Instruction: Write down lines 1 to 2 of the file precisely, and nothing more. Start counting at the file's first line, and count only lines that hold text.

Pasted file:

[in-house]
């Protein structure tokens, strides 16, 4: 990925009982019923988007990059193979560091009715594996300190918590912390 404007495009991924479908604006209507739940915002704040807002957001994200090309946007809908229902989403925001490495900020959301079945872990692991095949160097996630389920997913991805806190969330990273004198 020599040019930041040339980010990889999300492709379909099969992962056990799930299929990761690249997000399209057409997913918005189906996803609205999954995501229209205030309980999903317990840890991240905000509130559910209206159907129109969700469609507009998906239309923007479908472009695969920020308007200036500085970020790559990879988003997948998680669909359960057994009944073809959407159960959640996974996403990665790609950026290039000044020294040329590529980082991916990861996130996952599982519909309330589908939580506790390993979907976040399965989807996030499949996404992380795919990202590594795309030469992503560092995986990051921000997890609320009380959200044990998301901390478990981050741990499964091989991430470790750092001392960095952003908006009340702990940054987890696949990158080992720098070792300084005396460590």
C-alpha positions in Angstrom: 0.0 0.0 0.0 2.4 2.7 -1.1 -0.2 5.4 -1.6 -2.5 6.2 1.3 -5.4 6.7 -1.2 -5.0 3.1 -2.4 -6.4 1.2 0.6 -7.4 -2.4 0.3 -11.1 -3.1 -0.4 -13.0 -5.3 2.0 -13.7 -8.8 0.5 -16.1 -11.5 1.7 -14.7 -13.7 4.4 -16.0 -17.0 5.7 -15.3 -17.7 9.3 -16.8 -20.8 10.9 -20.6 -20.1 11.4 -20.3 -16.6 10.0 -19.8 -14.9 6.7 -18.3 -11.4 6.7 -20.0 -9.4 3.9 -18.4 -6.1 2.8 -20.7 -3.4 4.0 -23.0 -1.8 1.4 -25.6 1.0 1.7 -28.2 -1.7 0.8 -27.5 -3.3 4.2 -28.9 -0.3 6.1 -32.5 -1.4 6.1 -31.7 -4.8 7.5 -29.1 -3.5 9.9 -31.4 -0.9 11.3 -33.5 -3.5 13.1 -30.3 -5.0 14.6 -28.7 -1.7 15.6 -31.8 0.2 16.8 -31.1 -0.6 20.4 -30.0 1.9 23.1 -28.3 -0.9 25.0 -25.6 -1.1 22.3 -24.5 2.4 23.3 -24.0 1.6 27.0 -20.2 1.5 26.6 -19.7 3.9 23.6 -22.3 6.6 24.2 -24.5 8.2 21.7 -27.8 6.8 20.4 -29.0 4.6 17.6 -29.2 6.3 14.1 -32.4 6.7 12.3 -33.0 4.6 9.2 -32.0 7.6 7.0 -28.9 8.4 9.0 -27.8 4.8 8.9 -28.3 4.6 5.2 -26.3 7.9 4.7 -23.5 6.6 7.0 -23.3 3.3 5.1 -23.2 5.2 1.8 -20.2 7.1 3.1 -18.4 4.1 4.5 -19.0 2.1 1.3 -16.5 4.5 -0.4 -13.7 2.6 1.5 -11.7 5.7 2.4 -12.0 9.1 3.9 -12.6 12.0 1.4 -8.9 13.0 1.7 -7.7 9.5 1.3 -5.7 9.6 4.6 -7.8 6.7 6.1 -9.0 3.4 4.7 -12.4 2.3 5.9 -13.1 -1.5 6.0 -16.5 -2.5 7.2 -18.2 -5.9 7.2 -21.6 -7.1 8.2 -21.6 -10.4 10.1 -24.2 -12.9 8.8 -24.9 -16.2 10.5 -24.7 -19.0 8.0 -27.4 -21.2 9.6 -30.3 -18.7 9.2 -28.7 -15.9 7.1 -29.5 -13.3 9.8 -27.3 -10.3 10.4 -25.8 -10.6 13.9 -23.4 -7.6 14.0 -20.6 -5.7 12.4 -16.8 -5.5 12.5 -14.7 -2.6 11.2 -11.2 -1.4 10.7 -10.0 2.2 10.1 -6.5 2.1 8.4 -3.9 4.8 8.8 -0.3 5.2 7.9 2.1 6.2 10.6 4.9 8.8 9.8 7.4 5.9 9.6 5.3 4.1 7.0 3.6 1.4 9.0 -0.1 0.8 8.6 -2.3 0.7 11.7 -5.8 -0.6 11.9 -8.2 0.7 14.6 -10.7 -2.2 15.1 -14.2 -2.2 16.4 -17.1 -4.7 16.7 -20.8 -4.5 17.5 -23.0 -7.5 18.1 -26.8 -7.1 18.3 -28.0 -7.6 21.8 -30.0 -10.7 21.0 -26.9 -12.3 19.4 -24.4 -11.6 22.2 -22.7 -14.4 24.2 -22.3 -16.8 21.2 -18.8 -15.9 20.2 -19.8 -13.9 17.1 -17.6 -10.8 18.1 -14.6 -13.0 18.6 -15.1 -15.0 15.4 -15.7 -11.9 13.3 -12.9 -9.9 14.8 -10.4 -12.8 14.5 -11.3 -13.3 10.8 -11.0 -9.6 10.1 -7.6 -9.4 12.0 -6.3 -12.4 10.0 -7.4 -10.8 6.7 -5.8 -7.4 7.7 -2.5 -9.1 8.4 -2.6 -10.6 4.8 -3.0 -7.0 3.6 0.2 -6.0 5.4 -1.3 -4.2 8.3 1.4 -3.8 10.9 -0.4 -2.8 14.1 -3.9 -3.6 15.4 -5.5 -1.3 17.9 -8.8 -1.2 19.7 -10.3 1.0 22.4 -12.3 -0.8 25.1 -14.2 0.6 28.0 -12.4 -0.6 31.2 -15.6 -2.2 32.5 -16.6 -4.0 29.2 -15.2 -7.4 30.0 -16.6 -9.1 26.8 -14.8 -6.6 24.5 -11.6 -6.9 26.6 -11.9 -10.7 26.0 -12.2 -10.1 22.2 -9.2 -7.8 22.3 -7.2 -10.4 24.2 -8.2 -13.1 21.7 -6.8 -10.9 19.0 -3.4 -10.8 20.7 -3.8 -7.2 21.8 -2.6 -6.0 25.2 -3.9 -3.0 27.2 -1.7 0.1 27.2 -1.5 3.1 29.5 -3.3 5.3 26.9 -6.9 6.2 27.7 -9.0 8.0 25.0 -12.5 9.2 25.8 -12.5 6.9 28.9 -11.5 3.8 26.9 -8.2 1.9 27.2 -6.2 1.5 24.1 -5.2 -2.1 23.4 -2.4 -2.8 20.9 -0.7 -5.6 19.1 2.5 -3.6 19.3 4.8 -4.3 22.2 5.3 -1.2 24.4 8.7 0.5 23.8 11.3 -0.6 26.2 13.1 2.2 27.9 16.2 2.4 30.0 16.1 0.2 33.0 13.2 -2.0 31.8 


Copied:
[in-house]
């Protein structure tokens, strides 16, 4: 990925009982019923988007990059193979560091009715594996300190918590912390 404007495009991924479908604006209507739940915002704040807002957001994200090309946007809908229902989403925001490495900020959301079945872990692991095949160097996630389920997913991805806190969330990273004198 020599040019930041040339980010990889999300492709379909099969992962056990799930299929990761690249997000399209057409997913918005189906996803609205999954995501229209205030309980999903317990840890991240905000509130559910209206159907129109969700469609507009998906239309923007479908472009695969920020308007200036500085970020790559990879988003997948998680669909359960057994009944073809959407159960959640996974996403990665790609950026290039000044020294040329590529980082991916990861996130996952599982519909309330589908939580506790390993979907976040399965989807996030499949996404992380795919990202590594795309030469992503560092995986990051921000997890609320009380959200044990998301901390478990981050741990499964091989991430470790750092001392960095952003908006009340702990940054987890696949990158080992720098070792300084005396460590």